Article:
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A recent show at the Contemporary Art Museum
Provided by the Contemporary Art Museum

The Contemporary Art Museum has hired a chief curator.

Wassan Al-Khudhairi, a curator of modern and contemporary art at the Birmingham Museum of Art, joins CAM in August.

Al-Khudhairi, whose work places a priority on interactions with local audiences, replaces Jeffrey Uslip, who resigned late last year amid controversy over a solo exhibition by artist Kelley Walker.

Une Conversation (A Conversation), 1892-99, plaster, Museo Medardo Rosso
Pulitzer Arts Foundation

Turn-of-the-century artist Medardo Rosso defies categorization as much as his body of work, now on display at the Pulitzer Arts Foundation, was ahead of its time. He was born in Italy but spent many decades of his working years in Paris primarily as a sculptor, although he also produced photographs and drawings.

Participants in FIRST Robotics tinker with their machine last week at America's Center. The robotics competition is moving to Detroit next year.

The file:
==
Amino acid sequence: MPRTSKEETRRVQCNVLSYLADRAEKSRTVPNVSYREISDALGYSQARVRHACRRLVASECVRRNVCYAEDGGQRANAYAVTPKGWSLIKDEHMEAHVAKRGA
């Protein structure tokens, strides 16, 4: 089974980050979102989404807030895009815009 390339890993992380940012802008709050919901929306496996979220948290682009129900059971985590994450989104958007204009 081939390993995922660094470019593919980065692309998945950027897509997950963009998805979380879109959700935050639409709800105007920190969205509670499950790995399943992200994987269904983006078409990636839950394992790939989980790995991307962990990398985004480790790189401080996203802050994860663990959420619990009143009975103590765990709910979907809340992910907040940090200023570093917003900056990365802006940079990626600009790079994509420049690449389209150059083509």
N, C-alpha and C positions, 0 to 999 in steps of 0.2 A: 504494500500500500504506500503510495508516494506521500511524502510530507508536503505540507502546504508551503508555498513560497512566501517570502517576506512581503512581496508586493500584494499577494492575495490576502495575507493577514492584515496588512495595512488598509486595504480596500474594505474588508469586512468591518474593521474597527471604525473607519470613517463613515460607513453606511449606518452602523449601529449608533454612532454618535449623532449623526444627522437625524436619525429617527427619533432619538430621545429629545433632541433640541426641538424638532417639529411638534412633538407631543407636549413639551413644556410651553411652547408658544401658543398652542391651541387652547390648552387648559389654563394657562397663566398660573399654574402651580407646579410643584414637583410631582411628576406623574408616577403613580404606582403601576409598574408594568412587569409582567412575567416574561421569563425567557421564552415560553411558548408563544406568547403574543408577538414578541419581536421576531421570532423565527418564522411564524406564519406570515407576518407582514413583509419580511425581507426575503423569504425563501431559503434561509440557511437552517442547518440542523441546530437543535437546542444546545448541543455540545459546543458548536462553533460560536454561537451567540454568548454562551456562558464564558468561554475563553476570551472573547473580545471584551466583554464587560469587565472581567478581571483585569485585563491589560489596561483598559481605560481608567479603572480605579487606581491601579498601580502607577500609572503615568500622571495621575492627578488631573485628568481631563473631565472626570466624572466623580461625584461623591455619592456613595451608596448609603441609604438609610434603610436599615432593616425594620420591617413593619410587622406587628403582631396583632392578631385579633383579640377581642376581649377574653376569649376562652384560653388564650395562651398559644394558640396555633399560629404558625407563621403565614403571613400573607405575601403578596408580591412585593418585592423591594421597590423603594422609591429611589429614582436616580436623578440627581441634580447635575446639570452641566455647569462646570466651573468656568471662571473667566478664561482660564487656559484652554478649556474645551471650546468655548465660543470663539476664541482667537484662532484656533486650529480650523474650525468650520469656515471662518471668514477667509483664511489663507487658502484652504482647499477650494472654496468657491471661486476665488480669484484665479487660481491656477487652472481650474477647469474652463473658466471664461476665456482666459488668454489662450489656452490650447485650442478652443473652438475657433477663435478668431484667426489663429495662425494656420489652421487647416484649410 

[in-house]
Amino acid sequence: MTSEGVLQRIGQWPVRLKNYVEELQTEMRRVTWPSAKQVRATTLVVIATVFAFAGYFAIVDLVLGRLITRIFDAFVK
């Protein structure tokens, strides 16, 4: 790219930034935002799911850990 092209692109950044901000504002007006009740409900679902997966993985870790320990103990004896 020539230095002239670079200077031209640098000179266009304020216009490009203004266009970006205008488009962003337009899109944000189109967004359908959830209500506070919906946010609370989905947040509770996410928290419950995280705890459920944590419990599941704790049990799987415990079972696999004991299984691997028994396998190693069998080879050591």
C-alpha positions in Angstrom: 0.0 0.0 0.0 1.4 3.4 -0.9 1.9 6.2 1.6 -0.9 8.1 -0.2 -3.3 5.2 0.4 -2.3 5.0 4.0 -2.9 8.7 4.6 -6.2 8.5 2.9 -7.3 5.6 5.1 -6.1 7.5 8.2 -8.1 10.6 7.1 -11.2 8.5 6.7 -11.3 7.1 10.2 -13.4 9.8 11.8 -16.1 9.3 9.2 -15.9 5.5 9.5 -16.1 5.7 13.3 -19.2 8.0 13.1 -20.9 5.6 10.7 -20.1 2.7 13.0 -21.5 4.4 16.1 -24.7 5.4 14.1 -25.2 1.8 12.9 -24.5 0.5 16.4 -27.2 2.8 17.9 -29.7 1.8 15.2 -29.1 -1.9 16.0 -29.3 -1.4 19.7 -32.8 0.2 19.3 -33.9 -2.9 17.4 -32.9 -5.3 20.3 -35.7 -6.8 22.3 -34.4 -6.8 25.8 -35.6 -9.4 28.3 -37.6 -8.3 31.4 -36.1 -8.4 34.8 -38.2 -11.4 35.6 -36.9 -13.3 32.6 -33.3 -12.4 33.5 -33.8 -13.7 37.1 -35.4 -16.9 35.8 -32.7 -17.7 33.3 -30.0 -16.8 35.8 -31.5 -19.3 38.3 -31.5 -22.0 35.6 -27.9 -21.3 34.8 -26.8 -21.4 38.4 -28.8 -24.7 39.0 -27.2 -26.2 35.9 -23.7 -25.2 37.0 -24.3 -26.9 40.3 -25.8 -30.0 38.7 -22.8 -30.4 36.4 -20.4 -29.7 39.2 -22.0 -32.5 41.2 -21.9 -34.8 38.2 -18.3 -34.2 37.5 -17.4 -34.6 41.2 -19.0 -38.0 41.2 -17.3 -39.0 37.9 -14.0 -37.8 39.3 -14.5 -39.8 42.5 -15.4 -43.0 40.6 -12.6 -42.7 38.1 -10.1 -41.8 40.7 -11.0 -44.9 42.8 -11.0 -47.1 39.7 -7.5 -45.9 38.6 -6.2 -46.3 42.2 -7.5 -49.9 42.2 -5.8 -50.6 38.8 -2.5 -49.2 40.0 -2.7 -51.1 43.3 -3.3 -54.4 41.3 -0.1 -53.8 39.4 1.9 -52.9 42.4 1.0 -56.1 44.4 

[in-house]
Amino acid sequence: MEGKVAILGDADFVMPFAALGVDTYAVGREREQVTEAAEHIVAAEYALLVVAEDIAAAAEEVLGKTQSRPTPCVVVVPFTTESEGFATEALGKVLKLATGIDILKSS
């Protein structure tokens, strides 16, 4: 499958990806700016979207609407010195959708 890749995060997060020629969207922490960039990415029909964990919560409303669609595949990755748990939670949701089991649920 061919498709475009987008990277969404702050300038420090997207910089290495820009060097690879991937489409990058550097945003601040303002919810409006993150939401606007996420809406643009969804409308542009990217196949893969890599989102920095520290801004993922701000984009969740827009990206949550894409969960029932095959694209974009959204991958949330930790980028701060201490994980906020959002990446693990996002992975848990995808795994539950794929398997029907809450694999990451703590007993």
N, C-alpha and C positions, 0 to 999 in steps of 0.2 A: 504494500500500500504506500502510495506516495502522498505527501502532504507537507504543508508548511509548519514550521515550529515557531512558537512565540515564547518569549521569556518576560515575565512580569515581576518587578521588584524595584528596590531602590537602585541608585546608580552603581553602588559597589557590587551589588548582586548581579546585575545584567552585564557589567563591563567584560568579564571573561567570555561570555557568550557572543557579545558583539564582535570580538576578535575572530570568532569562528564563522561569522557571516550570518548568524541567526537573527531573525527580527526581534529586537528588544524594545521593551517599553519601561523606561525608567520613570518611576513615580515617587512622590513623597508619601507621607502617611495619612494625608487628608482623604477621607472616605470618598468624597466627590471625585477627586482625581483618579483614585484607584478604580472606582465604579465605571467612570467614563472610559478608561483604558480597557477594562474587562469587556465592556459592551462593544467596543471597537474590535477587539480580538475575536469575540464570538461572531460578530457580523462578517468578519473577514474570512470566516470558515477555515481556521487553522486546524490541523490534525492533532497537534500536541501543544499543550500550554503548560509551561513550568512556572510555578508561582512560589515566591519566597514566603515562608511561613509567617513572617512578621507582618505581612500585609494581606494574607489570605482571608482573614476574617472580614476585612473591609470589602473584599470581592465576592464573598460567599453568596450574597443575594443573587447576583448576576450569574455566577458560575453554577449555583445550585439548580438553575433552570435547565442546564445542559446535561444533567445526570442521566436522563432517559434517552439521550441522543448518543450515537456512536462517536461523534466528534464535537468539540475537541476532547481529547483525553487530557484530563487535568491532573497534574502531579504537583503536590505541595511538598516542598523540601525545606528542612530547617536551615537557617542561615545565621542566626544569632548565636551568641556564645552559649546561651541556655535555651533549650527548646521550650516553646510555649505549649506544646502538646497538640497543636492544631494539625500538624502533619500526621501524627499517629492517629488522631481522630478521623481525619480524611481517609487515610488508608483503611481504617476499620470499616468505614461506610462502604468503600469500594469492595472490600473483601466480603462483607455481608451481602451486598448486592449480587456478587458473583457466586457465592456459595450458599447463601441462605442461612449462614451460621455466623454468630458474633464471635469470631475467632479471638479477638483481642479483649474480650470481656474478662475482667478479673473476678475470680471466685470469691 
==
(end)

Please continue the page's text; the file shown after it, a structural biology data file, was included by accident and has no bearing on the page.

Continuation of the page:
Jason Rosenbaum I St. Louis Public Radio

Now that the pomp and circumstance of Inauguration Day is wearing off in St. Louis, elected officials must confront a sizable challenge: upgrading the convention center.

 

The head of St. Louis’ Convention & Visitors Commission recommends roughly $350 million of upgrades for both the convention center and the dome that housed the St. Louis Rams. Already, conventions aren’t looking at St. Louis as a destination, CVC President Kitty Ratcliffe said, and without renovations, the dome may have to close entirely.

Dean Plocher, April 2017
Jason Rosenbaum I St. Louis Public Radio

On the latest edition of the Politically Speaking podcast, St. Louis Public Radio’s Jason Rosenbaum welcomes state Rep. Dean Plocher to the program for the first time.

 

The Des Peres Republican was elected in late 2015 to fill former House Speaker John Diehl’s unexpired term. The 89th House District includes parts of Town & Country, Huntleigh, Des Peres and Country Life Acres.